MySQL doesn't support it natively, but this is possible if you install the user-defined functions from the lib_mysqludf_preg library.
You should be able to then do something like this:
SET column_name = PREG_REPLACE('regex_match', 'replacement_value', column_name);
This is third-party software but it uses the standard MySQL User-defined function interface to enable custom functions written in C/C++ to interact and behave like built-in functions (e.g.,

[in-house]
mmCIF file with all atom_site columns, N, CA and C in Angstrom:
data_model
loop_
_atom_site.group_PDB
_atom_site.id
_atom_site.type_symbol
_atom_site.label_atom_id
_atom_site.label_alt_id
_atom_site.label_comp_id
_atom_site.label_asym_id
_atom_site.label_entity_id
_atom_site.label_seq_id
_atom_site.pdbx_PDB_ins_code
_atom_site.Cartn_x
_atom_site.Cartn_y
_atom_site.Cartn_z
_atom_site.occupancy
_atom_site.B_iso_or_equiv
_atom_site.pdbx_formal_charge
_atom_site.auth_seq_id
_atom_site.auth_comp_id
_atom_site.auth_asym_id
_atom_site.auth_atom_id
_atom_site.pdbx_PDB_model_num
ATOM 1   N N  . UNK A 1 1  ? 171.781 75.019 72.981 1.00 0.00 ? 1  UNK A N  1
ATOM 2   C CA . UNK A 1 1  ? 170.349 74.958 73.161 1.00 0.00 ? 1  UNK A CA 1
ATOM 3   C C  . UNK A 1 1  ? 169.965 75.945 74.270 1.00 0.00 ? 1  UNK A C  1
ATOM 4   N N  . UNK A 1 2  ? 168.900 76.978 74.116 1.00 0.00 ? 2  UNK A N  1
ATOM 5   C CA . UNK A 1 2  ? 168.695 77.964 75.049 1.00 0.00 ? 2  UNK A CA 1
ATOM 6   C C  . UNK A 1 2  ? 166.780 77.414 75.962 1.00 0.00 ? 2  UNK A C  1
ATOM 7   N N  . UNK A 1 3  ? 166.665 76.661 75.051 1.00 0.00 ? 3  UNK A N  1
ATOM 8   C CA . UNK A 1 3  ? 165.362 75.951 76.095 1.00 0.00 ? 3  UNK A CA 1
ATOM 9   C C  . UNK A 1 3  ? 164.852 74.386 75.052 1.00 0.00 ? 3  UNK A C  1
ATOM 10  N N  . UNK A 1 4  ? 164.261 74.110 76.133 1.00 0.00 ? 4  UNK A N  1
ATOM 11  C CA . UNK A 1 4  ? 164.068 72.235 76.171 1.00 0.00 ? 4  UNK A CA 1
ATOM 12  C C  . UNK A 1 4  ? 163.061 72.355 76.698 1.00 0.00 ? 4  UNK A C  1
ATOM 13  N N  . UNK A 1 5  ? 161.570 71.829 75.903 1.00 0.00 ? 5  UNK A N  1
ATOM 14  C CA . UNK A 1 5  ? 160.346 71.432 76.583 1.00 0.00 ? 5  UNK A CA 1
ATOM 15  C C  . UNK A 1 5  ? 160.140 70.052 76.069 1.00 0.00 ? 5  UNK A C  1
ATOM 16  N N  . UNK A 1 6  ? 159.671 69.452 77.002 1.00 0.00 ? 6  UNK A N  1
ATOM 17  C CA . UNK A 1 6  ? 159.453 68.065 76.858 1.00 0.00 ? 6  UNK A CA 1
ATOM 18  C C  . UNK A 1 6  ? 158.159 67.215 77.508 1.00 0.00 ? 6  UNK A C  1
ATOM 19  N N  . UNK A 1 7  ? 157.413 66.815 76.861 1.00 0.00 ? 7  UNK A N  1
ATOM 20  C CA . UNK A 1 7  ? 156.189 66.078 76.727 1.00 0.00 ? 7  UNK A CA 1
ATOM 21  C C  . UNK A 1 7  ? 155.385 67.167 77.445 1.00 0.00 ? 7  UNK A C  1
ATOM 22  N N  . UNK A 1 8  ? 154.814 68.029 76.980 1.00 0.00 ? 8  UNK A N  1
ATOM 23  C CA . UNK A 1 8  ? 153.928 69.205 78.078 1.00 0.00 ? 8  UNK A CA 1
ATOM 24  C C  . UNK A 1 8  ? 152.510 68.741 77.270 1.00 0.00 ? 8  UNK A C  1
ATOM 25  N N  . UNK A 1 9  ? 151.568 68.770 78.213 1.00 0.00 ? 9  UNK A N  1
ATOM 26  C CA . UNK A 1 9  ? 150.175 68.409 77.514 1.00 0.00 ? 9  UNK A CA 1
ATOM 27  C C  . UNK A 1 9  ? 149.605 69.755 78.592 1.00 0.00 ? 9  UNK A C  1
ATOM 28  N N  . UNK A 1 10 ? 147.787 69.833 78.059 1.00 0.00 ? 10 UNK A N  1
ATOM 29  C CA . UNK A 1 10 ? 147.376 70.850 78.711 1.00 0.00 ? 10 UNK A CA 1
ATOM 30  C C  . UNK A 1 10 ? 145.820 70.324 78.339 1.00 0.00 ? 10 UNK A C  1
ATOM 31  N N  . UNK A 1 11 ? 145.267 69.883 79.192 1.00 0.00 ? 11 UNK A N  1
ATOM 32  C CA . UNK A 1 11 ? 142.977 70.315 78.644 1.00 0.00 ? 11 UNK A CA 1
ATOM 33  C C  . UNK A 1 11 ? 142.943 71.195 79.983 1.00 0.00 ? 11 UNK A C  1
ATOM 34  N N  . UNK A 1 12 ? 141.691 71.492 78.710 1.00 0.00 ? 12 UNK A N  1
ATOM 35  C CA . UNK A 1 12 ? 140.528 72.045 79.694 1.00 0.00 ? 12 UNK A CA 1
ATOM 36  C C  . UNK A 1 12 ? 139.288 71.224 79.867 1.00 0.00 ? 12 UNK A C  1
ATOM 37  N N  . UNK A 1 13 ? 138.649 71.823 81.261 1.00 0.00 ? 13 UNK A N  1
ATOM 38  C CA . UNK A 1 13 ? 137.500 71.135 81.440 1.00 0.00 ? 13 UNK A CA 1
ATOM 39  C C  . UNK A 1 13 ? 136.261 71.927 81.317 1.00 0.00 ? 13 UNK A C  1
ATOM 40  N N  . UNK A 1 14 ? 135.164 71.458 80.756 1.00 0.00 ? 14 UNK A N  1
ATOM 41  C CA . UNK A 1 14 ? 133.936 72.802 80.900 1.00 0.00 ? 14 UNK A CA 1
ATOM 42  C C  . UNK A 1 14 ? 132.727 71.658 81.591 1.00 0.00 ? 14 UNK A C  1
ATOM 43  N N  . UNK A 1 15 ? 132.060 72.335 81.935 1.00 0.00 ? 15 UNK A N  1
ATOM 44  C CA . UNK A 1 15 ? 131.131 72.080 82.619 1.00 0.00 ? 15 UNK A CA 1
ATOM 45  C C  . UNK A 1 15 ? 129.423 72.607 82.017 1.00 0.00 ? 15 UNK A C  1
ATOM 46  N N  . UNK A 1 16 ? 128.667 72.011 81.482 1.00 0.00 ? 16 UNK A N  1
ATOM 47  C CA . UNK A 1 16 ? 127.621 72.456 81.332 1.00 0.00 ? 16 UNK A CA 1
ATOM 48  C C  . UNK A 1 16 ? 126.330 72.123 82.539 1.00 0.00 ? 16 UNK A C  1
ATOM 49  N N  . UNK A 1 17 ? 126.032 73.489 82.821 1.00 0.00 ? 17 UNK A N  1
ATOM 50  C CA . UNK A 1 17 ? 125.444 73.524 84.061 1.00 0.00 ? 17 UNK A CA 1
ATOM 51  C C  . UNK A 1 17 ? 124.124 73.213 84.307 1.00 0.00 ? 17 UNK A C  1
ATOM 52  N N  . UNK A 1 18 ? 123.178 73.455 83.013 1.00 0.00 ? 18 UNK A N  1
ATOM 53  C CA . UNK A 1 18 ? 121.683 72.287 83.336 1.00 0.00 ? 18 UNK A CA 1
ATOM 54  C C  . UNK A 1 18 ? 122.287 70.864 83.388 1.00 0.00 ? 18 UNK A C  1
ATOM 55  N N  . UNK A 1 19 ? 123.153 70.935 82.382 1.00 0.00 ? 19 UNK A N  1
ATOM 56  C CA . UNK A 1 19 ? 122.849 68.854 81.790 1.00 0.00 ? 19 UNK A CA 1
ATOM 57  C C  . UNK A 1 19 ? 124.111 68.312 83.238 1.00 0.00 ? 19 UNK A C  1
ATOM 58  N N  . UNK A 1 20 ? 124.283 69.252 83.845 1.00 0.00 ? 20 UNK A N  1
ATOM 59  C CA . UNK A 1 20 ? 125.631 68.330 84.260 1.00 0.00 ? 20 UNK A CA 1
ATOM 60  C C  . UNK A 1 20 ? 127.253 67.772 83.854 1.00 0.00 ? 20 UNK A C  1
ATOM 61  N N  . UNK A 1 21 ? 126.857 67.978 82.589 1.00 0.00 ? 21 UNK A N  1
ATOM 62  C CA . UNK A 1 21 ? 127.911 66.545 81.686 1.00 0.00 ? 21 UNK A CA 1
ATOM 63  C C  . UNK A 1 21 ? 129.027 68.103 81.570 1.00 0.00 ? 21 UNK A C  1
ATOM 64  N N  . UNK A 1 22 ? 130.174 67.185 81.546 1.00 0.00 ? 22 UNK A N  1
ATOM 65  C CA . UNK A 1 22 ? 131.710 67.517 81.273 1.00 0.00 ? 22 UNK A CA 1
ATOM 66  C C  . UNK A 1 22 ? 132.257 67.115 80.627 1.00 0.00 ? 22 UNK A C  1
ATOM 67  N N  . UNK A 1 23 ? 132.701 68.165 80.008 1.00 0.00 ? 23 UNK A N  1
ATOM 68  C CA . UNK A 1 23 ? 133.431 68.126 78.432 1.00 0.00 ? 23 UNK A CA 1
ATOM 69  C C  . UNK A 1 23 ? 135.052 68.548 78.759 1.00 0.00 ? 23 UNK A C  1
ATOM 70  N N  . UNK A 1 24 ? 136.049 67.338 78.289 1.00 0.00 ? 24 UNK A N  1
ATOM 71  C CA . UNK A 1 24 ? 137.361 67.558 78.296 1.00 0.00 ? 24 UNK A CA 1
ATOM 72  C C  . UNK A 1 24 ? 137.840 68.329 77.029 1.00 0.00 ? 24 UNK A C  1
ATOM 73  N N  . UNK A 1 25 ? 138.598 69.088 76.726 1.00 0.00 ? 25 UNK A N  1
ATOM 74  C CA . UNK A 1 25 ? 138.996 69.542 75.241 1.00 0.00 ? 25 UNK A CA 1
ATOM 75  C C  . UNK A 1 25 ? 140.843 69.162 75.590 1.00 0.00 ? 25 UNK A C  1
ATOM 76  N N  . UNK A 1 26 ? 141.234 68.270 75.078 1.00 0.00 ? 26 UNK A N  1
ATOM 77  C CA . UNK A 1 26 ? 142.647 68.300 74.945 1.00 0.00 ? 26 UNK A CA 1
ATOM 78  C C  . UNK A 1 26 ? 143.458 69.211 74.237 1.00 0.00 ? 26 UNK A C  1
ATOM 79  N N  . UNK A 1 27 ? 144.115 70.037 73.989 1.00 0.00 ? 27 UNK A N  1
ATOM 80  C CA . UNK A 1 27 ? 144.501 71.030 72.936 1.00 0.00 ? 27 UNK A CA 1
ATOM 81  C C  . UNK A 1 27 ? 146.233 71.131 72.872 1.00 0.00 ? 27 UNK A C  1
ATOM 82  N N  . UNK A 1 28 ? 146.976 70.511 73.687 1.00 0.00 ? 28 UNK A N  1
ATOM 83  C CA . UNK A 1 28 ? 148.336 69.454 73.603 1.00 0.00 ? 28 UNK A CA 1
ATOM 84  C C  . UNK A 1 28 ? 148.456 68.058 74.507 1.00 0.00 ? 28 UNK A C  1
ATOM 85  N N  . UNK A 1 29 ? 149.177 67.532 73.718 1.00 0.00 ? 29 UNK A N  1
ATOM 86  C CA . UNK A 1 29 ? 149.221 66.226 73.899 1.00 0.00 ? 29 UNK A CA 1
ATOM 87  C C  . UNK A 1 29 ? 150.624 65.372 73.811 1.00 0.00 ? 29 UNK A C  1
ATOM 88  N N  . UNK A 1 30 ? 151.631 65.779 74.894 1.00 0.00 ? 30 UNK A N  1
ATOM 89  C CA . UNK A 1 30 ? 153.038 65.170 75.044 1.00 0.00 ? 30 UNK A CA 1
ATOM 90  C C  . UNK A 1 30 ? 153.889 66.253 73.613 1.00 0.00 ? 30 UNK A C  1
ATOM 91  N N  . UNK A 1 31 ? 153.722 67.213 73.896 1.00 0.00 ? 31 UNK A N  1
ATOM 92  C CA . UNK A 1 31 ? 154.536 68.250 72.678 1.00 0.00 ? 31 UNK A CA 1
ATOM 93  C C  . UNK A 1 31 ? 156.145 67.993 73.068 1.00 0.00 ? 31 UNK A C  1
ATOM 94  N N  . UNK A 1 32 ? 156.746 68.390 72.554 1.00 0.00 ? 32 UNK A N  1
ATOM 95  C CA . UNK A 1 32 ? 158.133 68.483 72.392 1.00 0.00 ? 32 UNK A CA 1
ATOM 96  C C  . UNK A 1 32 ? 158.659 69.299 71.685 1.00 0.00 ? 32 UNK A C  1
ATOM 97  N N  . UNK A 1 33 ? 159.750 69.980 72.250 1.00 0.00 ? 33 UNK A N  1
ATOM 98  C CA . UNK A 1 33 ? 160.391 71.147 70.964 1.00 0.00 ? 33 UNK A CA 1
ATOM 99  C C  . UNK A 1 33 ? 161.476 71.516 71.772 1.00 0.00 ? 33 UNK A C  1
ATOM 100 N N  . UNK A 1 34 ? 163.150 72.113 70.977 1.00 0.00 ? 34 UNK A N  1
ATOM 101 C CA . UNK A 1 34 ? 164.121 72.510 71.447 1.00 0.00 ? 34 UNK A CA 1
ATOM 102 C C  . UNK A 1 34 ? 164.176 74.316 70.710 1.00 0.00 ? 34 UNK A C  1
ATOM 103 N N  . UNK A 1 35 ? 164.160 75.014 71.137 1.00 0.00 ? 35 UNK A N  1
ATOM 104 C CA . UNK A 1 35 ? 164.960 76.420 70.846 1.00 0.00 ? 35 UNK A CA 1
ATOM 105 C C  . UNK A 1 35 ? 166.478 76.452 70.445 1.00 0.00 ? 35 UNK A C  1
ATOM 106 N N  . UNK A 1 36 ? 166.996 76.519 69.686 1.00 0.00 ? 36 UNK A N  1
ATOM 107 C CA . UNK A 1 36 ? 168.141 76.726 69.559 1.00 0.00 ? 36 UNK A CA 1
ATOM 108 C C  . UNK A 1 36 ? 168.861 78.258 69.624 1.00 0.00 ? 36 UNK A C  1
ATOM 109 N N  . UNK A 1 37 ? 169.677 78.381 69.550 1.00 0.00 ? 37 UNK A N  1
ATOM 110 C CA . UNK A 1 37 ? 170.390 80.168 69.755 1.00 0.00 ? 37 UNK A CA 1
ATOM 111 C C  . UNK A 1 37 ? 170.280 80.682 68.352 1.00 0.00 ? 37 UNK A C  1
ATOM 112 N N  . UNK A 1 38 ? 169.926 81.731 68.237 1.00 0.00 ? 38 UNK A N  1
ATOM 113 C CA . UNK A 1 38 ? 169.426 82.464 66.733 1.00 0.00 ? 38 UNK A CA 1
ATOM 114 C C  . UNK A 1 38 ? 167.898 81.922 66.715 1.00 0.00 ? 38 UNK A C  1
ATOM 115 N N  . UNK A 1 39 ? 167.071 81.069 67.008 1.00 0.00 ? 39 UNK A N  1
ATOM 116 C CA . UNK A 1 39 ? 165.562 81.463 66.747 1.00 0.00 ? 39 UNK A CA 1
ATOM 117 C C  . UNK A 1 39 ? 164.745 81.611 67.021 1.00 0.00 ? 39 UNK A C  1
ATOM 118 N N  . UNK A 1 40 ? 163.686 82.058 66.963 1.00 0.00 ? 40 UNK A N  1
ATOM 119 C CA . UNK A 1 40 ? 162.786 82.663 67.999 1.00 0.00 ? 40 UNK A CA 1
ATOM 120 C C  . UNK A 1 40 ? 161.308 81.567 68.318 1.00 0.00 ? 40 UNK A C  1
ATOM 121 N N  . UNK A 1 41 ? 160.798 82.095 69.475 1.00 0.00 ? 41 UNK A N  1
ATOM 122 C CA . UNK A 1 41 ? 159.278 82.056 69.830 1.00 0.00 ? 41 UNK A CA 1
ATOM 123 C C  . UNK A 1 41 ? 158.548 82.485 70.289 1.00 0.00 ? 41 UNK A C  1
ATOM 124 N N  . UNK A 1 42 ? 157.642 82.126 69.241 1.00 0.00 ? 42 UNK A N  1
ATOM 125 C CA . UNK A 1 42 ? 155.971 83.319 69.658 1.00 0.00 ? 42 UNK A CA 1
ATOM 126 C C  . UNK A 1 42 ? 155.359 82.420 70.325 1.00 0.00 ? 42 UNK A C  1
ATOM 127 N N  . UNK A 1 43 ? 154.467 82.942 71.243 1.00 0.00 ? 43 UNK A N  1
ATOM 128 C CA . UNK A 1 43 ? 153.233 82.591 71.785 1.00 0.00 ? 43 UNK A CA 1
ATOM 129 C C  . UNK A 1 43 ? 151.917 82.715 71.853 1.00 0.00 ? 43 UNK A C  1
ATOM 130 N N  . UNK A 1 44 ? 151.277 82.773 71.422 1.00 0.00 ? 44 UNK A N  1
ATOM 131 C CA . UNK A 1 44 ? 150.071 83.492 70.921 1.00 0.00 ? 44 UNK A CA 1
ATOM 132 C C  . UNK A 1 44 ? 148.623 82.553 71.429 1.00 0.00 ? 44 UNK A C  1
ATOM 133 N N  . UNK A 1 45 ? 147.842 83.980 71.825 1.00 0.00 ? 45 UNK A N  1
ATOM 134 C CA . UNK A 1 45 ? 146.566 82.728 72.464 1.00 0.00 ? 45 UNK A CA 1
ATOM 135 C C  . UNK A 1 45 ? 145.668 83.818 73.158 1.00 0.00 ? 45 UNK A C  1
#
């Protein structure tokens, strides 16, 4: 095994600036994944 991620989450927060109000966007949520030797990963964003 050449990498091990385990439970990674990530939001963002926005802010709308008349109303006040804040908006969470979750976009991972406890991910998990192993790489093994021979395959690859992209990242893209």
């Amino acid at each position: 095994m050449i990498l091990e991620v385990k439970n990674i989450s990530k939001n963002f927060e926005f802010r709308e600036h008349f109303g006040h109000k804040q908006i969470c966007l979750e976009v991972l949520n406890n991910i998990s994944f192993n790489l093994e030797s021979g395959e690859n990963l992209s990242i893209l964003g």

REPLACE()) ... but UDFs are essentially plug-ins that can be installed and uninstalled without having to recompile the server or even having to shut it down and restart.
Above, the 'regex_match' and 'replacement_value' are the regular expression and replacement values, which can be from columns, variables, or supplied in the query as string literals. In the last case, they need to be quoted.